Stephen Shore, Sugar Bowl Restaurant (7 July, 1973), Gaylord, Michigan, USA
Stephen Shore, Sugar Bowl Restaurant (7 July, 1973), Gaylord, Michigan, USA



That time I was in a Haiku Club

Once upon a time, I was in a club which required its members to send a haiku by text message (SMS), one day per week. Each member had an assigned day (I think mine was Monday, then Wednesday).

It was a great way to spark a little creativity into daily life. I learned a lot about my friends and how they saw the world. I wish I had saved more of them.

Here are just the few of mine that I still have, because I blogged about them on my old site.

purchasing firewood
promises nice winter nights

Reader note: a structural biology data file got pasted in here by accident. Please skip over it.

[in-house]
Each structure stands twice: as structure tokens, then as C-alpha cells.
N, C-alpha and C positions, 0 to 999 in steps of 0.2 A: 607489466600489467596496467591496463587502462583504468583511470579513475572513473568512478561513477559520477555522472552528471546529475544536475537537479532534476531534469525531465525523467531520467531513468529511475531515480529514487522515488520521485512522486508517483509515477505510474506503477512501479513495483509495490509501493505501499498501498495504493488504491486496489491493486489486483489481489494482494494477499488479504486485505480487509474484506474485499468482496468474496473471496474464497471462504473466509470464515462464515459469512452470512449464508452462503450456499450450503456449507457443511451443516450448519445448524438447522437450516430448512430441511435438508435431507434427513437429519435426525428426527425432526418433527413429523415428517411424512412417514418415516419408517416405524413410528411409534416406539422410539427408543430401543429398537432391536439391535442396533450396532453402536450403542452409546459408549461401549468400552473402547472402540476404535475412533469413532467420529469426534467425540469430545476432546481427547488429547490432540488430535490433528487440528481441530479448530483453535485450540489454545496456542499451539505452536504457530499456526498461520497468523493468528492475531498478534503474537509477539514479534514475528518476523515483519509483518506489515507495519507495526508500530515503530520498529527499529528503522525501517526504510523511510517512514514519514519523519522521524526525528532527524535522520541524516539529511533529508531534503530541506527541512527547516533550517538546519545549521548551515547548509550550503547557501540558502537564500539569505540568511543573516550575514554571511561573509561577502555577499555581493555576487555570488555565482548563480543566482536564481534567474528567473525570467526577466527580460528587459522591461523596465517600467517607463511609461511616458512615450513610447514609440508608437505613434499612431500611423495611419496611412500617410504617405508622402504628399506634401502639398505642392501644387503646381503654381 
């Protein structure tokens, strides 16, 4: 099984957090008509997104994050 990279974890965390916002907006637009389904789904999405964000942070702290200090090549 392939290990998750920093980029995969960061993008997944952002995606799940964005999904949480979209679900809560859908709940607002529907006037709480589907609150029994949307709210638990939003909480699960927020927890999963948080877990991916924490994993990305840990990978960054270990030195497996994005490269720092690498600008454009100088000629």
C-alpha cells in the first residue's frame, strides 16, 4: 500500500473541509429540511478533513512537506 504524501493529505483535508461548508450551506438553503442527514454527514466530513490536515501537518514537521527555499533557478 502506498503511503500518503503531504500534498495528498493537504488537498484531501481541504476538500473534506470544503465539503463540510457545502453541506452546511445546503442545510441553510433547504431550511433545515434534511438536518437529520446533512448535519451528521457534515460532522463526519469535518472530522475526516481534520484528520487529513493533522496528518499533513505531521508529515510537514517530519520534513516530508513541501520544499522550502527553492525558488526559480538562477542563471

i’m totally stoked

‘to my father’
We become our craft?
Doctor can’t understand what
The mechanic can

28 December 2009
Little black dresses
And all the right subscriptions
Thought I was ready
Raw temptation of
sprinklers never fades with age…
Wet grass loves bare feet

Red-winged blackbird dreams,
Bicycles, reeds in ditches,
was this history?

Blame music, you could
never live up to sacred
memories of you

June 3, 2010:
‘Late submission’
Priorities change.
Scarlett in the cotton field,
painted backdrop skies.

Will said there’s a tide,
Take this current. I meant to.
Don’t know what went wrong.

April 19, 2010:
‘Social studies’
At 9, I colored
my state bird blue. The kids laughed.
I still think I’m right.

Inspiration: Our Favorite Instagram Accounts Featuring Detroit (and Elsewhere in Michigan)

Our Favorite Instagram Accounts about Detroit |

As you probably know, around these parts, we love Detroit fiercely. The city is exciting and inspiring, not to mention sprawling. Happily for all of us, though, there are lots of folks on Instagram documenting what’s good.